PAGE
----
2) Of the top 10 teams in the Pairwise right now, which do you think is the most surprising?

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I think it has to be Maine. They were awful the past couple of years and now they have just shot into the top 10 of the Pairwise. They aren't the most experienced team, their three top scorers are sophomores, but Tim Whitehead is a great coach (author's note: Okay buddy) so I wouldn't be worried about their inexperience. Their penalty kill has been terrible, but they are disciplined and stay out of the box. Their power play is great too, over 30 percent, which is best in Hockey East. Scott Darling has been dependable in net and they have a good solid team of grinders, but the guy who gets the pub is Gustav Nyquist and deservedly so. He's second in the country in points per game and if he keeps going, and Maine does something in the tournament, I think he'll win the Hobey.

3) Is Bemidji really one of the five best teams in the country or would they fold under a tougher strength of schedule?

I had them ninth this week, so I don't think they're top five, but I do think they're really good. Their top line is one of the best in the country, and goalie Scott Bakala has been great, but they aren't the deepest of teams. They've beaten No. 1 Miami this year and swept Duluth who are in first in the WCHA, but it's easier to get up for those games when 50 percent of your schedule is against Robert Morris, Niagara and Alabama-Huntsville. I think they'll compete in the WCHA next year but will struggle with having to play a quality opponent every week.

4) Why is North Dakota sub-.500 in the WCHA this year?

With the Sioux it really comes down to injuries and goaltending. Chay Genoway, who I think was going to win the Hobey, got a concussion in November vs. St. Cloud and hasn't played since. They've also had to go without Darcy Zajac and Brett Hextall who are two well-rounded guys.

In net, Brad Eidsness has been awful. I think everyone expected a big jump from him, but he really struggles with rebound control and just looks uncomfortable in the crease. He's 10th in the conference in save percentage.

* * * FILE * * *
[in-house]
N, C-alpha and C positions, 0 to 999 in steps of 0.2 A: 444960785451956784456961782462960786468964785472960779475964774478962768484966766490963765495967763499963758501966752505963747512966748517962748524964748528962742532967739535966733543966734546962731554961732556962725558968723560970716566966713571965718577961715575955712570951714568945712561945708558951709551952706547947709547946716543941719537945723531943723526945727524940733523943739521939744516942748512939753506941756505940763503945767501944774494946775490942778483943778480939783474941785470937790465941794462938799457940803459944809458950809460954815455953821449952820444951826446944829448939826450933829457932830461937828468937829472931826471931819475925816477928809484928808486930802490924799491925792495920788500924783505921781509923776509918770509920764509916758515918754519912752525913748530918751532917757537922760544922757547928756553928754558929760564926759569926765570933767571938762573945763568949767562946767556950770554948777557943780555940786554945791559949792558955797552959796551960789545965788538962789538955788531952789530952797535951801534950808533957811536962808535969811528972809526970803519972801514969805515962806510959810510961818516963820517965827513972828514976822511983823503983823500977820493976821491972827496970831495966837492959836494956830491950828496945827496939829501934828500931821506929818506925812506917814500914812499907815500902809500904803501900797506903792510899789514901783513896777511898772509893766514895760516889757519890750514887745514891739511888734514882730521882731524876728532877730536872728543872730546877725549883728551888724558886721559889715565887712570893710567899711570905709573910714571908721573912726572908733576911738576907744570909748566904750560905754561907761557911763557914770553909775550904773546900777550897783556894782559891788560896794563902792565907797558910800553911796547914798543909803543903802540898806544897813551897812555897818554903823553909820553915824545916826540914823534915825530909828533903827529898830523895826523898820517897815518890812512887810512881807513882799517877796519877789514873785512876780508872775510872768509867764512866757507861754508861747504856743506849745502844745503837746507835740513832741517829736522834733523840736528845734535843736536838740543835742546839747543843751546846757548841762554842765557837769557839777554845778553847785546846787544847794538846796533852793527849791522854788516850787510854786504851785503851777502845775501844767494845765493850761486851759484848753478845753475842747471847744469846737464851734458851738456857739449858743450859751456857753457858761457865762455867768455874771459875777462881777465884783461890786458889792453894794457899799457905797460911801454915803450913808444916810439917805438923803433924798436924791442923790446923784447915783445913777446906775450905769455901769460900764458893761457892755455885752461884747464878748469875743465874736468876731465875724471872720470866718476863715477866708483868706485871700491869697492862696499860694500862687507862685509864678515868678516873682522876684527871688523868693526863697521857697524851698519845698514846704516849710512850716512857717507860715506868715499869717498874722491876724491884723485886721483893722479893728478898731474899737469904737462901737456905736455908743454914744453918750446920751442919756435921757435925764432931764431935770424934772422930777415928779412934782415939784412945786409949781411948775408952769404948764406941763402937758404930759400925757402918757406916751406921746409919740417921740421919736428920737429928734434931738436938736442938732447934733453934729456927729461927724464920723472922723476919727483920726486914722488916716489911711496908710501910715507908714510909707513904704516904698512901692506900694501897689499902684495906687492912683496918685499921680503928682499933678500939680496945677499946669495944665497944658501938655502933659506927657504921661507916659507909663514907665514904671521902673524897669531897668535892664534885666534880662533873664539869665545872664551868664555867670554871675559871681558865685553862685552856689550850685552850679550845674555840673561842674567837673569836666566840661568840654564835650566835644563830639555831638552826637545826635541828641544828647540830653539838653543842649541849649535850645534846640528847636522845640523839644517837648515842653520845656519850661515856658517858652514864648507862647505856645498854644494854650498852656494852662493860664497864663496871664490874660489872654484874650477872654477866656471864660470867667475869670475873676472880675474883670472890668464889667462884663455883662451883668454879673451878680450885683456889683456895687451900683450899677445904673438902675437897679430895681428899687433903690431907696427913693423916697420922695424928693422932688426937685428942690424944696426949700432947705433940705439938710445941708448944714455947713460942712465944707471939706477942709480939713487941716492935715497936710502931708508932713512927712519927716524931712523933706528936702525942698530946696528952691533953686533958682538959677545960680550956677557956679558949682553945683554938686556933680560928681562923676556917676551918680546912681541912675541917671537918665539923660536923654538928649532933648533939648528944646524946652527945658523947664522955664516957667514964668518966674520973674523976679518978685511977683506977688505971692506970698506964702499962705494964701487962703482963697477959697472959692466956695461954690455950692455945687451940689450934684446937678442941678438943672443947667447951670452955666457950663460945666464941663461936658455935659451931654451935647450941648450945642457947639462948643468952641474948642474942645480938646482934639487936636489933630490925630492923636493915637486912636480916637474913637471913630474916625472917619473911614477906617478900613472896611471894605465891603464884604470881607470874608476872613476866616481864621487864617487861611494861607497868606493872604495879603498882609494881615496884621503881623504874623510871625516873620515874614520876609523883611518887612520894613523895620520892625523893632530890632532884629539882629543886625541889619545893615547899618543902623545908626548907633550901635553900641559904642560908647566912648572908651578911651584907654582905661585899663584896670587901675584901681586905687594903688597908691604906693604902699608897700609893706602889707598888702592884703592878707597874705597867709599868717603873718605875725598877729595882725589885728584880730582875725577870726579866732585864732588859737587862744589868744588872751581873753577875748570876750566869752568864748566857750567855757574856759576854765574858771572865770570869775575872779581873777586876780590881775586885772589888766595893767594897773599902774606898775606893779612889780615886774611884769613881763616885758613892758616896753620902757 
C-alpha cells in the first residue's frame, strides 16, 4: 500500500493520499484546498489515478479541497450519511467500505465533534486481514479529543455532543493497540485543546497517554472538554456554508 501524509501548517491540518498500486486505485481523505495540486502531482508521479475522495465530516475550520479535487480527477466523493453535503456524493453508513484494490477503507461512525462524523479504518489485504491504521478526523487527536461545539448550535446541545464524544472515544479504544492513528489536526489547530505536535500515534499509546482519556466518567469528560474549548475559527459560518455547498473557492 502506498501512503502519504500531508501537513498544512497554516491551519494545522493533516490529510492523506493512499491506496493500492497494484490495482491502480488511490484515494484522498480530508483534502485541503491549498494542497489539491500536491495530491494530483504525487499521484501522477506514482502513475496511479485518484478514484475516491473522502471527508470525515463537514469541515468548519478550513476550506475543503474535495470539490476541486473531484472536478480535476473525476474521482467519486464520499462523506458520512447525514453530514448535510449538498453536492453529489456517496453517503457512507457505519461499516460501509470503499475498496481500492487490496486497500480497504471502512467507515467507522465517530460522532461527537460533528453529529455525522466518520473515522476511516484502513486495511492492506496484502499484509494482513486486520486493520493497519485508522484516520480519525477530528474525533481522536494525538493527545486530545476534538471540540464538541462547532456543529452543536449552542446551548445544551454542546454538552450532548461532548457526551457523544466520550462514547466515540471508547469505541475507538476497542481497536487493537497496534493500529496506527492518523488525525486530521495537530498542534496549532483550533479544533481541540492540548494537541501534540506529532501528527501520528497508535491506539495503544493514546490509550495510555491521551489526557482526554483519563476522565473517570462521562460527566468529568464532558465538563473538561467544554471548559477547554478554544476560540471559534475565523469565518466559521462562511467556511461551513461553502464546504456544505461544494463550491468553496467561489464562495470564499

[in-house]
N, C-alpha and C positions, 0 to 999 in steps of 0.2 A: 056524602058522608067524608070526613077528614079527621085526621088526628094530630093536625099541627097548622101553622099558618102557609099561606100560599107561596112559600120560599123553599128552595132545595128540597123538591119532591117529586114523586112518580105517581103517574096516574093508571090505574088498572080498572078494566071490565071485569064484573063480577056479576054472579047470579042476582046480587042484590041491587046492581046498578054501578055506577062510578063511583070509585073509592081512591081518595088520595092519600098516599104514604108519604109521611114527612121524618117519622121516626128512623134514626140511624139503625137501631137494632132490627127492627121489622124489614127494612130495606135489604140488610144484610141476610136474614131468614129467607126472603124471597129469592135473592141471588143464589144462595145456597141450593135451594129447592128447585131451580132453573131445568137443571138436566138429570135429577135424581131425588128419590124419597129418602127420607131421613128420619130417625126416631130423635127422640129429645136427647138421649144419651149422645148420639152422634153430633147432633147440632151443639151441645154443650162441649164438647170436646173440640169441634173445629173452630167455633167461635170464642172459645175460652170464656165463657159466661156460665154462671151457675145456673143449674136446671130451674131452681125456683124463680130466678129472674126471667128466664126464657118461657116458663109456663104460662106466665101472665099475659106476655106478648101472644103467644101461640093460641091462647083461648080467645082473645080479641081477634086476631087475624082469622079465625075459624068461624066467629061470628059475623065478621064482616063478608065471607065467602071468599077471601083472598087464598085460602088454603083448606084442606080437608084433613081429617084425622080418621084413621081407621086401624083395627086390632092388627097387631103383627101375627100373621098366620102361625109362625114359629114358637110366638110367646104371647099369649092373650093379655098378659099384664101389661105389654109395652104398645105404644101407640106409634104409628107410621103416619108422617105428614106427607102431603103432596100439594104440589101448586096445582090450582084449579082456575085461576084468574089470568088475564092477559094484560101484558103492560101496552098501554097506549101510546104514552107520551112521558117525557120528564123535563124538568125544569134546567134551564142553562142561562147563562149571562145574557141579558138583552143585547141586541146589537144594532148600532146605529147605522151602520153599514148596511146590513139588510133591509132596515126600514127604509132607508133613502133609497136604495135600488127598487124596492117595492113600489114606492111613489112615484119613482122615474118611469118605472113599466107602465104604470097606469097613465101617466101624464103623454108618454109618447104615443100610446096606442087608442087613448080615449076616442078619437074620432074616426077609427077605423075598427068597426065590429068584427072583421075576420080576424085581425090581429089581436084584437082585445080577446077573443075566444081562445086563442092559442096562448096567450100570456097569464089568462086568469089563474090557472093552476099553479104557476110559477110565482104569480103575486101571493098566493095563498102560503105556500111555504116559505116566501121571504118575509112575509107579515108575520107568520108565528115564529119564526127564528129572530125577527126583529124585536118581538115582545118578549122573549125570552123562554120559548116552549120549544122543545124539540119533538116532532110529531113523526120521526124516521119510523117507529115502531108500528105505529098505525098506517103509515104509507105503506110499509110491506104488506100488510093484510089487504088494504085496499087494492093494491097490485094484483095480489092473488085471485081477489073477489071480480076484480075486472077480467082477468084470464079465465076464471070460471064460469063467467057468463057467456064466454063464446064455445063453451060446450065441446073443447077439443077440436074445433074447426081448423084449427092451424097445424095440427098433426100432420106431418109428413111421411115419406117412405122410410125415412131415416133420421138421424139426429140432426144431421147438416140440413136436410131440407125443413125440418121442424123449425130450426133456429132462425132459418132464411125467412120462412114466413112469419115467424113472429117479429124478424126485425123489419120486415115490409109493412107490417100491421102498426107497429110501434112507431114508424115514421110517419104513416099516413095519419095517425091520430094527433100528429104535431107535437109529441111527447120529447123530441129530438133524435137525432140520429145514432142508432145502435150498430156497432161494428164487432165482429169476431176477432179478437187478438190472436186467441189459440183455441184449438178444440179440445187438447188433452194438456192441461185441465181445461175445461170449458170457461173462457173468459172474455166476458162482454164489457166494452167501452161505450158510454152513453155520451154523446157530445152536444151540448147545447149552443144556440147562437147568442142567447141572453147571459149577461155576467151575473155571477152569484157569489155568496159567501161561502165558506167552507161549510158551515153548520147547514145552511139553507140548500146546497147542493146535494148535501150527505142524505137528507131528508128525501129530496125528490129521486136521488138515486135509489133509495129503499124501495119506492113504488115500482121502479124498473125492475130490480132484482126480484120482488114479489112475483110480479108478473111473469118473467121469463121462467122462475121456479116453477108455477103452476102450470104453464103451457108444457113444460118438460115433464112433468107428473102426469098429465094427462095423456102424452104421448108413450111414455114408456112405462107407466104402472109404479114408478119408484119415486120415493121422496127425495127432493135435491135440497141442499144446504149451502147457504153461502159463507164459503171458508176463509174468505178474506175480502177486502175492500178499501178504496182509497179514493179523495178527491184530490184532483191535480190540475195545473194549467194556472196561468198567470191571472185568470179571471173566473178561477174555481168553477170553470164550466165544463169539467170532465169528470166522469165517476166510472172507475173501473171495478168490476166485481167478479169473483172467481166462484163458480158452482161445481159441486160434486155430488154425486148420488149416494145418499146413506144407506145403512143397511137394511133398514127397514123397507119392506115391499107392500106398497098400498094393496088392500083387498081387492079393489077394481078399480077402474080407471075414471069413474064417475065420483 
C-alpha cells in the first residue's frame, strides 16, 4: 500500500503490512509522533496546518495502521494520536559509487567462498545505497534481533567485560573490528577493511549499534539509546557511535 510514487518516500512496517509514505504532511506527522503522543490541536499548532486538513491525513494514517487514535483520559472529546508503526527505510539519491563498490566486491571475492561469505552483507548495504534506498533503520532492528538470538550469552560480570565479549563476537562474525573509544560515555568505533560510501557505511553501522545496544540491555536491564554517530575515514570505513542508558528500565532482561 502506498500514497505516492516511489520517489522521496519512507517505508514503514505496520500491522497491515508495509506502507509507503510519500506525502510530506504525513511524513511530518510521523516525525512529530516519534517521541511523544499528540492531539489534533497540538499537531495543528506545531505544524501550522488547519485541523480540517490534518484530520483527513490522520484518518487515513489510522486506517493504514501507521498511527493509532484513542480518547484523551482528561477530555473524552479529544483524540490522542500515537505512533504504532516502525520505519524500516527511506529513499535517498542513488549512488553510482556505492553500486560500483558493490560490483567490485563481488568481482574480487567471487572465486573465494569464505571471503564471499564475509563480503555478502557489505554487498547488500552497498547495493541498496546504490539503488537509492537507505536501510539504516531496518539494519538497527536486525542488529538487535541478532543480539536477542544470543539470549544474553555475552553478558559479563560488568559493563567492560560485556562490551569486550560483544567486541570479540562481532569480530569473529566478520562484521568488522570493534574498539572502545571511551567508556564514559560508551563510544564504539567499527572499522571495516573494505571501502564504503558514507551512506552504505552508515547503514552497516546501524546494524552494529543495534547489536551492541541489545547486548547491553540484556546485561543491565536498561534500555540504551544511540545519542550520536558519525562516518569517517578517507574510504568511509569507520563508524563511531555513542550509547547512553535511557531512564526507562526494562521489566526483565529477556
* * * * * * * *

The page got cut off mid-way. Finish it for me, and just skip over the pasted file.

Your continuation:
5) Who's your darkhorse in the NCAA tournament and why?

Well, I think if North Dakota gets Genoway, Zajac and Hextall back in enough time they are the easy answer. If not, I think it's probably Cornell. You almost always need your goalie to steal one in the NCAA Tournament and Ben Scrivens is 3rd in the country in save percentage.

The other team would probably be their fellow Ivy Leaguers at Yale. Yale is a much different team than Cornell as they are the highest scoring team in the country at 4.04 goals per game.


Speaking of BC, if you haven't seen Chris Kreider's goal from the Beanpot on Monday night, hoo doctor, check this out.

• The latest edition of bracketology is out and just as boring and pointless as ever. [USCHO]

• It's not that the WCHA expects an incident when St. Cloud and North Dakota meet this weekend for the first time since Chay Genoway got run from behind, but, y'know, best to send the head of officials anyway. [Grand Forks Herald]

• Clarkson scored 20 seconds into the game against Union last Friday, but it kinda got away from them after that. Union scored five goals in the next 4:29, and waltzed to an 11-2 final. [Union Hockey Blog]

• Wisconsin's Matt Thurber has been suspended indefinitely for violating the Badgers' discipline policy. "The policy calls for immediate suspension of a UW student-athlete if he or she has violated laws related to drugs, violence or gambling." Oh. []

• For some reason, Army and Colgate will open their seasons on Cape Cod next year. [Cape Cod Online]

• Maine came back from a 2-0 deficit in both its games against UNH last weekend to sweep the Wildcats. [Portland Press Herald]

Ryan Lambert writes about college hockey weekly here at Puck Daddy. You can e-mail him here or follow him on Twitter.